While galvanised steel claims the better price point, aluminium is both lighter and easier to use – so while one may not save money, they save weight. The twist-lock feature is also only found in aluminium poles, as a galvanized steel model lacks the adequate grip. Given its more slippery nature, the fitting would slip inside the pole, while aluminum’s better hold has it more capable of supporting more weight.

For upright poles, Isaac prefers an aluminum twist-lock model, owing to its ability to support the weight of his setup. For ridge rails, he recommends choosing galvanised steel instead, offering a longer span for greater strength. Essentially, galvanised steel offers superior strength from a sideways position, while aluminum handles greater downward force.

But hold up (literally) – where does alloy fit into all this?

The difference between aluminum and alloy is that aluminum is a chemical element – found in its pure form on the Earth’s crust – while alloy is a combination of several chemical elements, such as aluminum itself and steel.

On that, Isaac explains that often the difference between a Supa Peg pole and that of another brand asking for a third of the price, is the former’s greater strength and ease of use. In the case of Supa Peg’s Aluminum Twist-Lock Big Foot Tent Poles, grip lines are there to provide resistance in twist-locking. When it comes to customizing one’s setup too, chopping off a segment beneath the press line only loses a small part of the pole in the process. Nonetheless, when it comes to custom designing and manufacturing, Isaac suggests galvanized poles.

Plastic Components

In the case of basic poles, the plastic sleeves that fit over the pole joints tend to crack over time, and the caps on the base of the feet split. Instead, Supa Peg use nylon in all spigot components.

To guarantee strength, Supa Peg’s ‘recipe’ includes both nylon and glass-filled nylon. Glass-filled nylon refers to a percentage of nylon in which a filament is applied to improve the component’s rigidity, meanwhile keeping its shape and form.

The C-Clip spreader bar support inserts are produced from a singular mould. Supa Peg have many moulds for use in conjunction with the plastic injection machines, including for C-clips, U-clips, and spigots. While it depends on the application, C-clips are advantageous for attaching to the side of the tube over the flat-tabbed tent pole inserts with spigot holes. The latter are best fastened over the top of spigots.

That said – in an instance where one could choose where to insert a spreader pole, a spigot would work more sufficiently than a C-clip. This is because the pressure is directed downward into the upright pole and locked via the spigot, offering a greater hold.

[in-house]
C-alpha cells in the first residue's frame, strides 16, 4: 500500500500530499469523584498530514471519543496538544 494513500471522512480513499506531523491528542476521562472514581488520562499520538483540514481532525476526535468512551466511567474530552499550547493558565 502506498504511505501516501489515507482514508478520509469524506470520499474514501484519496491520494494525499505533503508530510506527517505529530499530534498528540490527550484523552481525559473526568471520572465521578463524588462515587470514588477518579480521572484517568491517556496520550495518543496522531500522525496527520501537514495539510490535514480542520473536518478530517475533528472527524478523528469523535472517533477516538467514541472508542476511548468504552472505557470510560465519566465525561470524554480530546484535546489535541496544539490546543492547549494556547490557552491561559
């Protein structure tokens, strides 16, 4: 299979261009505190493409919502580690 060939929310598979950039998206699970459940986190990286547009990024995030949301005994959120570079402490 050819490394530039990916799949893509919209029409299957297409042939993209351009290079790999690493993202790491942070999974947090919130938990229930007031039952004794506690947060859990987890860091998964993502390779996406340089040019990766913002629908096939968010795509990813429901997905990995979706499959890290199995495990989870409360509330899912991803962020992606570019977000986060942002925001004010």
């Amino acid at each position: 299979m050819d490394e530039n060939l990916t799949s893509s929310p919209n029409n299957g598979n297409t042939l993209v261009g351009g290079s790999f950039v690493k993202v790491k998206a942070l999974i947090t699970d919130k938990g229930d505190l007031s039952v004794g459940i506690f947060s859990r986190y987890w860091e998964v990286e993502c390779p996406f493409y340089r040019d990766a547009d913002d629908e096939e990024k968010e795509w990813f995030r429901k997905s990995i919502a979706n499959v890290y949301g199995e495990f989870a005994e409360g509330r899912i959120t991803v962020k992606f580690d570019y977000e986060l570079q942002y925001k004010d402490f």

A guy rope is looped onto a silver spigot, which pokes through an eyelet in the corner of a grey tarp.

Supa Peg use nylon in all spigot components. Credit: Supa Peg

Spreader Bars and Poles

Most of Supa Peg’s spreader bars reach a maximum length of 310 centimetres, where some galvenised ridge rails can lengthen to support a 24-foot awning. For the latter, supporting upright poles are required – and this applies to any awning that exceeds 12 feet long so as to relieve the pressure from the canvas.

Isaac recommends a supportive upright pole every 12 feet. With the option of either a square or rounded ridge pole, Supa Peg’s limit for the use of a round is the three-metre mark, at which point they deem it best to transition to the stronger, square-shaped ridge pole.

When setting up a tarp, both an upright ridge pole and a spreader bar are recommended at every second eyelet, with a peak to promote rain run-off and reduce the chances of the shelter ‘bellying’ out. The number of spreader bars required depends on the size of the awning. For example, a 7 x 9-foot awning with a ridge rail across may require between two and three spreader bars too.

For a standard tarp size of roughly 12 x 24 feet, Isaac again suggests an upright pole at every second eyelet, and a spreader bar across the 12-foot area to create a sufficient peak in the centre for both height and rain run-off. In addition, guy ropes are recommended at each corner and off every pole.

A tarp shelter is set up on a patch over lawn, covering a collection of deck chairs and a barbeque. The shelter is anchored to the ground with white guy ropes. A red car is parked in the background with its boot open.

When setting up a tarp, both an upright ridge pole and a spreader bar are recommended at every second eyelet. Credit: Supa Peg